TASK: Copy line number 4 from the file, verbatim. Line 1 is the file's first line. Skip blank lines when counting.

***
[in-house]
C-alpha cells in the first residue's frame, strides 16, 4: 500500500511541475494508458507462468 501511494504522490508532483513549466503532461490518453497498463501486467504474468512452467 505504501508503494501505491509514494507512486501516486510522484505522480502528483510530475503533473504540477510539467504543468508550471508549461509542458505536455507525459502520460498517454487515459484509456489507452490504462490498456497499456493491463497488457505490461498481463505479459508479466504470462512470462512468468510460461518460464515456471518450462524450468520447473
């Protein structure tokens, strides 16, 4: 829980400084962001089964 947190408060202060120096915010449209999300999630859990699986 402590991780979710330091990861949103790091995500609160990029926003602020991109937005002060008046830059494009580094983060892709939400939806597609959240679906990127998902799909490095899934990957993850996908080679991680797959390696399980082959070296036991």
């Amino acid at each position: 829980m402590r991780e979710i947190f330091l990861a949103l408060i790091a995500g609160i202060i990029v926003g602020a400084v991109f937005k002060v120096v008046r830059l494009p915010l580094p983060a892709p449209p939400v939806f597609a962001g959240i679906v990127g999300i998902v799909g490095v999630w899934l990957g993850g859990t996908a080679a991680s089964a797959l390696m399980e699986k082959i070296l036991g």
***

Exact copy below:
């Amino acid at each position: 829980m402590r991780e979710i947190f330091l990861a949103l408060i790091a995500g609160i202060i990029v926003g602020a400084v991109f937005k002060v120096v008046r830059l494009p915010l580094p983060a892709p449209p939400v939806f597609a962001g959240i679906v990127g999300i998902v799909g490095v999630w899934l990957g993850g859990t996908a080679a991680s089964a797959l390696m399980e699986k082959i070296l036991g």